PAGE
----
Everywhere I turn, I am seeing cries and lamentations about President Trump’s first budget. First of all let’s be clear about what we are talking about. What was issued in the press is what is referred to as a “skinny budget” meaning there are no details only large-scale bottom-line numbers. So the devil will be in the details in the full budget released in the coming months.
Talking about the substance of the budget is likely to get people who are fiscally conservative into a great deal of hot water. Cries about cutting the NDA or the Corporation for Public Broadcasting or the EPA or any number of smaller budget items is likely to drown out any sort of logical discussion of the size and scope of the federal government and therefore its budget. But what is interesting is the fatal lack of understanding of the federal budget. There are so many programs that overlap other federal programs, state and local programs, and even private efforts that cutting most of these budgets won’t have any effect on the folks who supposedly receive federal funding. For example the NEA’s relatively small budget is used support museums, libraries, research, and other activities. But the truth of the matter is, like any other large organization, a large chunk of money goes to pay salary for employees. To be fair though, only about 20% of the NEA’s budget goes to salaries and program support, which is really good for any organization. But the NEA is an organization dedicated to spending tax dollars on, let’s be honest here, largely left wing and liberal meaning concerns. Politically, among Trump supporters and fiscal conservatives, this does not sit well with probably a majority of Americans.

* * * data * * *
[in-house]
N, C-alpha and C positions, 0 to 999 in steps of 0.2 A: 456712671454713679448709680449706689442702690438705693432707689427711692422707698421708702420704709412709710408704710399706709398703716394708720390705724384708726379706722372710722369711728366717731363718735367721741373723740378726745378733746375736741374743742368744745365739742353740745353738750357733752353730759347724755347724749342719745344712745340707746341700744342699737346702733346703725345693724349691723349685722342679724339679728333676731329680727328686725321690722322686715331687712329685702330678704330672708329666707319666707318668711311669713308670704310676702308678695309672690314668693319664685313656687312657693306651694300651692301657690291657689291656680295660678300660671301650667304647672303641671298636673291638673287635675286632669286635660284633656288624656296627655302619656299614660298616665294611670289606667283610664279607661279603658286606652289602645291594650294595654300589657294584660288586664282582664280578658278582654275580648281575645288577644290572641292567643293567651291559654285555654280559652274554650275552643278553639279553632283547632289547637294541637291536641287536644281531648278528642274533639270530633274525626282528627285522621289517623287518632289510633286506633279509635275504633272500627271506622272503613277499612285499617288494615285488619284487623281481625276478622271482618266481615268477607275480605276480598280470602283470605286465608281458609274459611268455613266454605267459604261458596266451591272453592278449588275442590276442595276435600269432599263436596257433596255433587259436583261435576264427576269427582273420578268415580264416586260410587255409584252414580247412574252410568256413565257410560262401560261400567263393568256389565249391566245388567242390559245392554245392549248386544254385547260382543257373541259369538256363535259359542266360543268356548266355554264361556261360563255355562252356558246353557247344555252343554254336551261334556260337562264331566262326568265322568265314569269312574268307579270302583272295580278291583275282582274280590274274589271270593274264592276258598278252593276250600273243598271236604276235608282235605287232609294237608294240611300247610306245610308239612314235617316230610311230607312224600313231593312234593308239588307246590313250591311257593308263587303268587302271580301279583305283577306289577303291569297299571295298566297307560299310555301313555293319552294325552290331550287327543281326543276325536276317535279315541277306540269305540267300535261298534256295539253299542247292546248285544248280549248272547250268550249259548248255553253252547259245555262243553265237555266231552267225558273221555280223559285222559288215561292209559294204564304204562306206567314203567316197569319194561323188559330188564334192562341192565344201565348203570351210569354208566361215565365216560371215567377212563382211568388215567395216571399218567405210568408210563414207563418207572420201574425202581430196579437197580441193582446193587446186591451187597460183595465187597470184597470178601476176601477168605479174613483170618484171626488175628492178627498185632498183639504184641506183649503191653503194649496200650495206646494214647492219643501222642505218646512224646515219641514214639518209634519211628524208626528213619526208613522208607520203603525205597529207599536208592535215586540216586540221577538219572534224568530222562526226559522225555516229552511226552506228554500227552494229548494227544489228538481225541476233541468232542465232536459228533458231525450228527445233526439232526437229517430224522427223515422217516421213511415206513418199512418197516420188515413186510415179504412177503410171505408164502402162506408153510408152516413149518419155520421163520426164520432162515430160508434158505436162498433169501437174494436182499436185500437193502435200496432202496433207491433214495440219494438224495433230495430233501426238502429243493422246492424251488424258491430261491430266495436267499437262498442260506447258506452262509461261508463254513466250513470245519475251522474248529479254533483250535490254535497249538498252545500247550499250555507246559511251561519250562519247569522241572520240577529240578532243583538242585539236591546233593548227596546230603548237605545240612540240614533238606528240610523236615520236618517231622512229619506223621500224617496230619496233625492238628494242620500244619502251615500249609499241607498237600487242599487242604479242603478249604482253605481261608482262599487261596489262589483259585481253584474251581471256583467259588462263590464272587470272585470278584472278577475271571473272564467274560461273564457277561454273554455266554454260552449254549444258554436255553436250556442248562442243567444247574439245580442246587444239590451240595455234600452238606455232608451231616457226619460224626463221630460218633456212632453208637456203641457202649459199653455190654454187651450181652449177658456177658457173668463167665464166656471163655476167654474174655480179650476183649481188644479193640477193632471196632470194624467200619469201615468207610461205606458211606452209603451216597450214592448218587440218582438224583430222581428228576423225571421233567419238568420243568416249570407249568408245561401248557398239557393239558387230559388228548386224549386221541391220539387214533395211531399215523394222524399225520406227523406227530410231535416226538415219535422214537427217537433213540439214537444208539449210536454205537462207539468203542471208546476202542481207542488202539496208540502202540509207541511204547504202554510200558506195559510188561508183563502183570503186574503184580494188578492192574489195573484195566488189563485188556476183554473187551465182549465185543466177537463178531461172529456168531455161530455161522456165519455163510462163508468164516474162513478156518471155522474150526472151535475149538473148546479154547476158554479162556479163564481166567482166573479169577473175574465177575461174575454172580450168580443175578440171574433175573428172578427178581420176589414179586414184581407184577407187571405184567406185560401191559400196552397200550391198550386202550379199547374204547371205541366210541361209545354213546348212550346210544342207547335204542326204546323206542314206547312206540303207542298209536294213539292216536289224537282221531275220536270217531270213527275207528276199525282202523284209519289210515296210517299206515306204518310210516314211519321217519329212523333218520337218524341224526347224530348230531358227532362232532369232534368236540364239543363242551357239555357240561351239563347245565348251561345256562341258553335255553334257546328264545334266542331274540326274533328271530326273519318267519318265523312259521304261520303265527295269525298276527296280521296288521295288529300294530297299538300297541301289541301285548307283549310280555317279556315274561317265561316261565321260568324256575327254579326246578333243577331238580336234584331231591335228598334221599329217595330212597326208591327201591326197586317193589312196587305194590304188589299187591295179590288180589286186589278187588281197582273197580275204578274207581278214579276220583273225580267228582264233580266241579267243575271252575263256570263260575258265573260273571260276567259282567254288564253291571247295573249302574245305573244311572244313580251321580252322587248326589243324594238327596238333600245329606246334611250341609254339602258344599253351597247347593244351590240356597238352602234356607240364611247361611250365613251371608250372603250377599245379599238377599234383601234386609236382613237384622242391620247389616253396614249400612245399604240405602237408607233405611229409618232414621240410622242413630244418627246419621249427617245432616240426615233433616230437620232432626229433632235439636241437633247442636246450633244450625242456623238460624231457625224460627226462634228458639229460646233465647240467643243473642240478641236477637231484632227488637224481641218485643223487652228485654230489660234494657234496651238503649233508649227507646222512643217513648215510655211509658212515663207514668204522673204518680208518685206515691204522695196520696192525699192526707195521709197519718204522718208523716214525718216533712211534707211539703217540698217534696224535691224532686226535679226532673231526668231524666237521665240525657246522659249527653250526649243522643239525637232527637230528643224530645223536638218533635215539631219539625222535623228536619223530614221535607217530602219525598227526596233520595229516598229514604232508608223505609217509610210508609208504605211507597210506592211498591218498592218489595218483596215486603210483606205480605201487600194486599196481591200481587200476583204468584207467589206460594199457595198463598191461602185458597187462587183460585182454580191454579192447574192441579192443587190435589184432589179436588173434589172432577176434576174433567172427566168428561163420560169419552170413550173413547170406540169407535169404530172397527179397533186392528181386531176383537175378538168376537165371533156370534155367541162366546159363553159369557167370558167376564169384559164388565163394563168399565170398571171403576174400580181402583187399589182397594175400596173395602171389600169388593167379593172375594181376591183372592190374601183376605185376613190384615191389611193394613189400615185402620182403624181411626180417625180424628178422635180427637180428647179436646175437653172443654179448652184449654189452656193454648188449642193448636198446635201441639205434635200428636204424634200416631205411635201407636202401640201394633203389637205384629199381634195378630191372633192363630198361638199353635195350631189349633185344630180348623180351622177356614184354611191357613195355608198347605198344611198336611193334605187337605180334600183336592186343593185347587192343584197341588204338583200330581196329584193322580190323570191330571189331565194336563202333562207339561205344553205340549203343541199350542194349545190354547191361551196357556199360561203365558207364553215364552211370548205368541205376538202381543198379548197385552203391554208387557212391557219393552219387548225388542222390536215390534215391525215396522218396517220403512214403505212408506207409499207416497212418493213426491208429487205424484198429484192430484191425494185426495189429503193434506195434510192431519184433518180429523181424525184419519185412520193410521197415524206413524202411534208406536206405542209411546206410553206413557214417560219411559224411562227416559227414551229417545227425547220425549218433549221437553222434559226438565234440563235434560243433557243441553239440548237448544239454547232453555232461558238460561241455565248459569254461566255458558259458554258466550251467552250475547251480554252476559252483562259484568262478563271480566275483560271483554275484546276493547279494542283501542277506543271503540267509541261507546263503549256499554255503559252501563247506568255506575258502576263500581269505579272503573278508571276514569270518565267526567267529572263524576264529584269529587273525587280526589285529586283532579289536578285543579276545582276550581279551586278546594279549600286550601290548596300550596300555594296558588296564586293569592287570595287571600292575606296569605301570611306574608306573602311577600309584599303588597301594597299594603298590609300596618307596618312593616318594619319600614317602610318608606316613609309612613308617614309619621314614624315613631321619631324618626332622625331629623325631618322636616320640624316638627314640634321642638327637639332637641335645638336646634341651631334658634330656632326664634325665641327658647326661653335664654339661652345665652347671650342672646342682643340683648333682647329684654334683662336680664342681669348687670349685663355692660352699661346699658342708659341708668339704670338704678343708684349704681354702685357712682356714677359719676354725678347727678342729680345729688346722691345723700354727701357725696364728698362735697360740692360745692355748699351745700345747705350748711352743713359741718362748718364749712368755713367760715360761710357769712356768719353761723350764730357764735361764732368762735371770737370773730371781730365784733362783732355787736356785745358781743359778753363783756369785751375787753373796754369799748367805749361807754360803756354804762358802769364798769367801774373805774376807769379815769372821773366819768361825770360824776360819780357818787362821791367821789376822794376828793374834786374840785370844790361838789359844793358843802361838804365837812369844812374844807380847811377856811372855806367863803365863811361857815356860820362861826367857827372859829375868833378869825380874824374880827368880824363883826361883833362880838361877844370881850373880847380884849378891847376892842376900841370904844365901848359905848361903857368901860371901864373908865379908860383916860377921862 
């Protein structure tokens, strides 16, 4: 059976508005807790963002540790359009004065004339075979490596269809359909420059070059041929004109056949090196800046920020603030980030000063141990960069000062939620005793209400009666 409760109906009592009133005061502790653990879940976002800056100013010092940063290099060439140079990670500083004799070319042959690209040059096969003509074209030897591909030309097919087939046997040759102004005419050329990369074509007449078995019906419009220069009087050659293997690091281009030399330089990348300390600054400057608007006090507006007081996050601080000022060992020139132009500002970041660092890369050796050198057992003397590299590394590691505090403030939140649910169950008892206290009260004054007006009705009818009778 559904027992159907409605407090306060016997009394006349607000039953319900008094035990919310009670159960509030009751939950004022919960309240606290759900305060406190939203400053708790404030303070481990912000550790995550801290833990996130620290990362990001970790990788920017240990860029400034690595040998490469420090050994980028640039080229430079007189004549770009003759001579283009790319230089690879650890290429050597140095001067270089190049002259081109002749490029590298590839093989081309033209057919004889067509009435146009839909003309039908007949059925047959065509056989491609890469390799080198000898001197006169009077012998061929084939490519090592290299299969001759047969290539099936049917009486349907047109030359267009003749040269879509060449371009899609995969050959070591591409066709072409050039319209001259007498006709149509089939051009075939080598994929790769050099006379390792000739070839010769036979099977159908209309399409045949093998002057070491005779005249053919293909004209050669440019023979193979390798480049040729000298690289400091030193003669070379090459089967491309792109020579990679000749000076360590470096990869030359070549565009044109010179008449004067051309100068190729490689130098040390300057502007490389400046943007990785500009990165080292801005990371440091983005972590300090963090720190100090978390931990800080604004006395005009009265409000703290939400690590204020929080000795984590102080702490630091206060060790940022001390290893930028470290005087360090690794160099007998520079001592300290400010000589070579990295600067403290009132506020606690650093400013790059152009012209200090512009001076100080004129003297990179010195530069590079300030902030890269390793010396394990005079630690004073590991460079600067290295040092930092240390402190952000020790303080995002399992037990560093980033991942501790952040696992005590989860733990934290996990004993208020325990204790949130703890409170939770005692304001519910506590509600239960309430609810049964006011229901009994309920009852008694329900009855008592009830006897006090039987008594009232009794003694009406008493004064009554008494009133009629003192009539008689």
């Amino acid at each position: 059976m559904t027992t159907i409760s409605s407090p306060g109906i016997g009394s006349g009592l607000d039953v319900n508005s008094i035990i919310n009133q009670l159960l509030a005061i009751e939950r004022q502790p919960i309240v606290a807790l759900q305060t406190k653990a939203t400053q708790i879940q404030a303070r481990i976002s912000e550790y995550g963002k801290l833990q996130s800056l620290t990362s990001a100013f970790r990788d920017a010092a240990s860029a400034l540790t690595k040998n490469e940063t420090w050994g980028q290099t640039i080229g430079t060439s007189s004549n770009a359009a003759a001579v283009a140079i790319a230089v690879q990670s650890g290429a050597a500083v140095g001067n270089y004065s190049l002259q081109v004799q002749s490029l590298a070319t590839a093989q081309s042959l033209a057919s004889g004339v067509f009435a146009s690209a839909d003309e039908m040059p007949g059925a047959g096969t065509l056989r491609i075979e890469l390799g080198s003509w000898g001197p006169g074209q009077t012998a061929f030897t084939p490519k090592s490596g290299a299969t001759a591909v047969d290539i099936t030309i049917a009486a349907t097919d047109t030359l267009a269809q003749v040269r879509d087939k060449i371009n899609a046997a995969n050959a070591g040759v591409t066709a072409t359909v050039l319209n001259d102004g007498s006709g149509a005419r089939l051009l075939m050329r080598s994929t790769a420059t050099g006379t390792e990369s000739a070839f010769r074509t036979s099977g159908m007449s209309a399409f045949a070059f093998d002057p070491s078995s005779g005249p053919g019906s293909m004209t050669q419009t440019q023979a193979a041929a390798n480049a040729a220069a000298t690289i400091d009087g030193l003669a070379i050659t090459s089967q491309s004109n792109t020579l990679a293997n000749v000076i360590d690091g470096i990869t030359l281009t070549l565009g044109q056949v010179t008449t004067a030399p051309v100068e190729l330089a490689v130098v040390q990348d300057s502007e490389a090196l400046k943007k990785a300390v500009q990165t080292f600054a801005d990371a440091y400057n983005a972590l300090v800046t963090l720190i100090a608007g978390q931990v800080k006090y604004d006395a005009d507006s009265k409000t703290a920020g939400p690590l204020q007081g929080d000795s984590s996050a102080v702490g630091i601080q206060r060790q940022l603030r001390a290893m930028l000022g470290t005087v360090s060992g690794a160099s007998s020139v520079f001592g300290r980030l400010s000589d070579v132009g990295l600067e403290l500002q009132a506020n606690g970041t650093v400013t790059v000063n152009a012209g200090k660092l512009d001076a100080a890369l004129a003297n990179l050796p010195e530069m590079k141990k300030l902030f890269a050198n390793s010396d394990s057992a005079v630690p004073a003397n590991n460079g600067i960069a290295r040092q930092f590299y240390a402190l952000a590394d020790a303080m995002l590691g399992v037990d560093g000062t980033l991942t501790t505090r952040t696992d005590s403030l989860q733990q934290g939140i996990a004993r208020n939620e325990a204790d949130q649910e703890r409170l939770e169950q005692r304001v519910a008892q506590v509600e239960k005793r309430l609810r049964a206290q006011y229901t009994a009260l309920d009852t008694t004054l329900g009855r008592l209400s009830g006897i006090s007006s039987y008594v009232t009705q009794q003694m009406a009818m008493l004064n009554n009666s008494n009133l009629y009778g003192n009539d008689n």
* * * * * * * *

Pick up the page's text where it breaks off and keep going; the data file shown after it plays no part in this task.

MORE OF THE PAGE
As for the notion that cutting meat NEA is going to close museums across the country nothing could be further from the truth. A little less than half of the NEA budget, about $72 million in fiscal year 2017, is given out in direct grants. There are, according to Google, more than 35,000 museums in the United States. Even assuming every museum applies for indirect grant from the NEA each museum would receive a paltry $2,057.14. That’s it. For most museums that won’t even pay the electric bill for a year. Of course, not all museums apply for NEA support, and any museum that relies solely on funding from one source, probably does not deserve to remain open.
So let’s not kid ourselves that cutting the NEA means that even one museum will close. Yes, I know support for the humanities is important. Yes, I know that museums are important. But that does not mean the federal government should be taking tax dollars in spending on supporting museums.
Of course the NEA is but one victim of President Trump’s budget suggestion. I could spend several posts talking about and defending the budget cuts why they should be done and what the marginal effect would be. But politically, people need to understand, this is not going to be the final budget not by any stretch of the imagination. This is a negotiating tool. That is it. If more people took the time to read Trump’s book, “The Art of the Deal” they would have a far better understanding of how the president works. He knows he’s not going to get all of this. He knows that things that he wants to cut will be put back into the budget. But the document does do several things: it shows his base, his voters, that he is doing what he said he would do. Politically it’s refreshing. For far too long Congress and the president have tried to tinker around the edges of budgets but never really reducing anything. At least this president is willing to wield a mighty axe in the budget process. It takes bold stances to affect change.
Personally, I would like to see Pres. trump and Congress tackle what is really going to break the bank from a budget standpoint and that his entitlements. But to do that is going to take an absolute willingness to take a beating personally and professionally in the press and before voters. That may take more courage than anyone in the elective office currently has. But we certainly need someone to do that.
Never fear, this skinny budget is just one step in the process, a process that is ultimately and finally controlled by Congress. The question will be, does the President have the guts to veto spending bills that completely disregards his priorities? That will be an interesting test.
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